10 questions: Stephanie Bretherton, author of Bone Lines

It’s been a few weeks since the last 10 questions; time for another! Today, my guest writer is Stephanie Bretherton, whose novel Bone Lines is published by Unbound on 19th September. That’s more than enough from me, so here’s Stephanie:

1.          Who are you and what’s your book about?

Great question. The whole process of being published for the first time demands that you ask those two questions until you are no longer sure which way is up! In short, I am a word peddler who feeds her body through copy-writing but has fed her soul by pouring years of love, sweat, tears and lost weekends into a genre-bender of a novel that asks that very same question: ‘who are you?’ 

But in this case the net is cast a little wider to explore what lies at the heart of being human.

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2.          Why should folk read your book?

Because they will never have read anything quite like it! While my tongue-in-cheek ‘elevator pitch’ goes something like “Sole survivor of Clan of the Cave Bear hits The Road with Professor Alice Roberts” it’s always been hard for me to sell the book along the lines of “if you loved (insert bestseller here) then you will love Bone Lines.” It’s a distinctive book that will probably divide opinion, but which, thankfully, every reader so far has seemed to really enjoy. 

3.          What’s the appeal of your book?  

It explores some of the bigger questions but also day to day dilemmas of love and survival... and, so I am told, keeps you rooting for its pair of unique; and courageous heroines, whose stories are told in a dual narrative set many millennia apart.

4.          Sounds great! Where/when can I get hold of a copy? 

It is available from 19th September paperback or e-book on most major retailer sites (Amazon UK and Waterstones as examples), and a wide range of indie and high street bookshops.


5.          Describe a typical writing day, or at least a typical day with some writing in it:

I still run my PR and communications business full time, so there’s no typical day for writing fiction, except the weekends. I was so fired up for the first draft of Bone Lines, however, that for the first six months I was up at the laptop every morning from 6 to 8:30! Then researching at lunchtimes and evenings. The various rewrites and edits (and the skeletons of the two sequels) were written mostly during weekend  afternoons - at no small cost to my back or my personal life. But like most authors I’m passionate about what I do and have little choice but to do it. 

6.          Pick one book about writing. What it is and why have you chosen it?

 Oddly enough, I found something called Fiction: The Art and the Craft on a neighbour’s wall among other cast offs recently, but haven’t opened it. I tend to write organically then edit later, but the whole process of editing Bone Lines with professionals (even before I submitted to Unbound) has taught me so much. Otherwise I tend to find useful essays on writing or the creative process online. For example, Maria Popova’s Brain Pickings is a fantastic site.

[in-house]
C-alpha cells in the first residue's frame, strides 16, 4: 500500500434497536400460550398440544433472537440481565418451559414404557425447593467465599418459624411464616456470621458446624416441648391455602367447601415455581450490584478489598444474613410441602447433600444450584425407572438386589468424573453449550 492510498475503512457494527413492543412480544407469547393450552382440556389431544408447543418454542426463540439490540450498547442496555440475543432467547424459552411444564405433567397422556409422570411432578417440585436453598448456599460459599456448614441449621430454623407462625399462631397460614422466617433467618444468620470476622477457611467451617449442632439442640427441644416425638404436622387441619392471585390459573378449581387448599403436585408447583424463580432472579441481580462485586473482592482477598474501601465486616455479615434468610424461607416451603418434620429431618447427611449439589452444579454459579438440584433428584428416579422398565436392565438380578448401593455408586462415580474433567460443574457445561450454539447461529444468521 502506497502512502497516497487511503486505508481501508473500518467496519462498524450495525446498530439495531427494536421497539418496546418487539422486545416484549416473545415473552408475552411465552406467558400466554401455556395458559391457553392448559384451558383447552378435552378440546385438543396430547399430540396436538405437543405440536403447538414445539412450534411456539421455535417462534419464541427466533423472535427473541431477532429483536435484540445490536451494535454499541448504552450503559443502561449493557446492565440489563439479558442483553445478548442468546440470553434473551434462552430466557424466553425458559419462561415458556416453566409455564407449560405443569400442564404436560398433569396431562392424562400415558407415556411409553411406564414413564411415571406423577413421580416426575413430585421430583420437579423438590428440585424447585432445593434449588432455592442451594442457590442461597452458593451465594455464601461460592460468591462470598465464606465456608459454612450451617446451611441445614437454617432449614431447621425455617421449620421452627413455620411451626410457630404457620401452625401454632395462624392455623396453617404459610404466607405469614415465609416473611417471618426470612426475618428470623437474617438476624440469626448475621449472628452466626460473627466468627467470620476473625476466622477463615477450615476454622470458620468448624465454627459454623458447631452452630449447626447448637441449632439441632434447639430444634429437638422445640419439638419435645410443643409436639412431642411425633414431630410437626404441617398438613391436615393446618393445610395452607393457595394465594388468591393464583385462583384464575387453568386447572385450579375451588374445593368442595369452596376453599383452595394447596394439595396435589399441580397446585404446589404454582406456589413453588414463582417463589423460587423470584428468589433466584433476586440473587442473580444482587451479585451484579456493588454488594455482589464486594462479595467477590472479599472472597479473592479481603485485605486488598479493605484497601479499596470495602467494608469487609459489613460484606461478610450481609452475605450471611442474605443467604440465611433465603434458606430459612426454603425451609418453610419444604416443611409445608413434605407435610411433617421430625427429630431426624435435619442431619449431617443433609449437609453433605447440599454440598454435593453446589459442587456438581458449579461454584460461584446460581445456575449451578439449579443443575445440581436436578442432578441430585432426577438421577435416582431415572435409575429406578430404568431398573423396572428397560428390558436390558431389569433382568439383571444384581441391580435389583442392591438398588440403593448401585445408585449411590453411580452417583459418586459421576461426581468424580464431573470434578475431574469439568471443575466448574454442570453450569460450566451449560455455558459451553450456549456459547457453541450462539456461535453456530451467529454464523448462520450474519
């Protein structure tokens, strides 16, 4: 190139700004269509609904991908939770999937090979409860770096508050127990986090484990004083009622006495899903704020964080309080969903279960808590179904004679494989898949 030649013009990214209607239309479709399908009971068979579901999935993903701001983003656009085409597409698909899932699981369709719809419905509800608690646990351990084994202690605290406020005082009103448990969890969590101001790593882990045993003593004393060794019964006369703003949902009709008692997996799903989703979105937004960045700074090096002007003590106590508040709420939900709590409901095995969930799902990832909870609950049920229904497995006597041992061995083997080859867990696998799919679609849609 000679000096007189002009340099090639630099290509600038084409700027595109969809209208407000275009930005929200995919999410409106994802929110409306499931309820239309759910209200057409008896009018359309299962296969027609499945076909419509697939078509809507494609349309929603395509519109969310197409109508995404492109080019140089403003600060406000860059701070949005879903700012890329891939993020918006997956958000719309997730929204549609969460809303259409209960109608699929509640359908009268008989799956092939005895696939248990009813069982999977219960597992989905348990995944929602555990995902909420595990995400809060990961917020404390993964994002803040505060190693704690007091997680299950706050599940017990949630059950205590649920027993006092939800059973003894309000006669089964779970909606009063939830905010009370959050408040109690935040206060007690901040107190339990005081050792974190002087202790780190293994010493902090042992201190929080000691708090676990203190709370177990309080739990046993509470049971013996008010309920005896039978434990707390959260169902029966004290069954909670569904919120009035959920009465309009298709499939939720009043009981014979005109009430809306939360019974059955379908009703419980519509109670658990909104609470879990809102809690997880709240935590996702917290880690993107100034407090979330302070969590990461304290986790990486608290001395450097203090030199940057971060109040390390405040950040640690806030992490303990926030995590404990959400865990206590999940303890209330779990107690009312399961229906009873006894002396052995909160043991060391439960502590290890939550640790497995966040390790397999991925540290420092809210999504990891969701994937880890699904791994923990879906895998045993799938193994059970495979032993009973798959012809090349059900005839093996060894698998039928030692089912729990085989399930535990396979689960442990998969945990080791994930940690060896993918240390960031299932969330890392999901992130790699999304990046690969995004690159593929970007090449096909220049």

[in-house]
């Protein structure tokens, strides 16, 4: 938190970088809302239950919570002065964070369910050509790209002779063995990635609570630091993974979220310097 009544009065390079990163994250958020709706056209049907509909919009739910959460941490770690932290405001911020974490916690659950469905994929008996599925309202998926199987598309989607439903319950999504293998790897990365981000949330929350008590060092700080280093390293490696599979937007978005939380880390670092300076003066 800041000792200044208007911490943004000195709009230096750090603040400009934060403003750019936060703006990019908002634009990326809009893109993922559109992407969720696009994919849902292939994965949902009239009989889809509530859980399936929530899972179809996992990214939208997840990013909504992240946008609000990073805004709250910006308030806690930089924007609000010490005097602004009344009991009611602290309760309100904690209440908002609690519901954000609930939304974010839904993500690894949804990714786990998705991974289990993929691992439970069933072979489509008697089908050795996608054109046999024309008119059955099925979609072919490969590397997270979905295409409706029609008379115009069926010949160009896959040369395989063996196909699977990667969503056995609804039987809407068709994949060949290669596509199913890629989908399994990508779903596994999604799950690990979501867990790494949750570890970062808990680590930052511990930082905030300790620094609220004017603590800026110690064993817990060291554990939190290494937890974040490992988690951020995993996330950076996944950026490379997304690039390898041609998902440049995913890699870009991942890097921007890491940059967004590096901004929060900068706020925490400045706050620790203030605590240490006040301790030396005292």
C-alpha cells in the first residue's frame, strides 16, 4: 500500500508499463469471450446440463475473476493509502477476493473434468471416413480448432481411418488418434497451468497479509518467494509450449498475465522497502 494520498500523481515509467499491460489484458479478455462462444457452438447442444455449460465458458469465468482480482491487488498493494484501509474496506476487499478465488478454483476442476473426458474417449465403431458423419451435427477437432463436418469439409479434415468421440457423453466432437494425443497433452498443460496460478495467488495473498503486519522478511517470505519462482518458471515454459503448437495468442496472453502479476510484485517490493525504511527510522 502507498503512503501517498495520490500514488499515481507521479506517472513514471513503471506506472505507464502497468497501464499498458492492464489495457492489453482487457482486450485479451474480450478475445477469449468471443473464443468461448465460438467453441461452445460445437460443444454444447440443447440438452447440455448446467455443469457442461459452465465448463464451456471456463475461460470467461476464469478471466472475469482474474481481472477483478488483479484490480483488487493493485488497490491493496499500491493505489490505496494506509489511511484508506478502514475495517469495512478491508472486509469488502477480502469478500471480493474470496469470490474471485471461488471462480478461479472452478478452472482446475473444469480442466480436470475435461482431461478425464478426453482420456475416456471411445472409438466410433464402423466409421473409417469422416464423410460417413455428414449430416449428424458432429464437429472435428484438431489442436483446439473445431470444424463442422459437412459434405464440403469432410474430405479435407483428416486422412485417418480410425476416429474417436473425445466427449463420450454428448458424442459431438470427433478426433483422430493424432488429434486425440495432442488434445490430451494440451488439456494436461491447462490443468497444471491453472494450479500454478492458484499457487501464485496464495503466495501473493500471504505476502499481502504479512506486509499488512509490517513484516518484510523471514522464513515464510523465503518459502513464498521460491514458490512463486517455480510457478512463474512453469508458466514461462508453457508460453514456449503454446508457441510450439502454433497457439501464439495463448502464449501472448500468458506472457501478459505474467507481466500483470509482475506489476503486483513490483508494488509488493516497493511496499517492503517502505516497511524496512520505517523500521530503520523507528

7.          Pick three books that have influenced or inspired you as a writer:

I know everyone must say this, but only 3? That’s brutal. But in terms of early inspiration for unforgettable characters and atmosphere, Perfume, for ‘social’ influence then To Kill a Mockingbird, and for sheer mind-blowing literary mastery, The Road

8.          Pick three desert island books - works you couldn’t live without: 

Not sure I couldn’t live without any of these, but because I can have only 3 then range and variety would be a good thing:

Poem for the Day, an anthology edited by Nicholas Albery for Random House – yup, 365 of them from classic to contemporary

The Complete Works of Shakespeare (might go as mad as Lear on my blasted island, but there’s nothing about human experience that the Bard hasn’t covered.)

And the book I’m re-reading now and so would hate not to finish, The Chymical Wedding by Lindsay Clarke, which would also offer some great inspiration on being ‘one’ with my island.

9.          Any words of writing wisdom?

Write the first line. Just write it. Then a paragraph, then a page. Delete if nothing works, but something probably will. You have to keep the cogs oiled and machinery moving. Look for ideas and inspiration everywhere, documentaries, news items, overhead conversations. Don’t bend your style or passion to suit a genre or a trend – write what you want to write, and from the heart. But (and this is one I need to keep learning) don’t fall so much in love with your characters that you find yourself protecting them from the plot! 

10.          Let’s make a movie of your book. Give me the high-concept pitch:

Oh, yes please, let’s! But I have already covered that above? Though maybe in the movie version, the cave woman would ‘meet’ the scientist on some kind of hallucinatory trip? There’s so much you can do with the medium of film that you can’t with prose, so I’d like to see all the audio-visual potential explored. And the soundtrack! How much fun would that be? Anyway, Cate Blanchett would be ideal for Dr Eloise Kluft, and the young prehistoric shaman character would be a great ‘breakout’ role for an up-and-coming actress of colour.

Web/Social media

Website:  http://stephaniebretherton.com/

Facebook: https://www.facebook.com/BrethertonWords1/

Twitter: https://twitter.com/BrethertonWords

Instagram: https://www.instagram.com/brethertonwords2/?hl=en

Huge thanks to Stephanie for her time! I’ve got a copy pre-ordered, so I’m looking forward to reading Bone Lines


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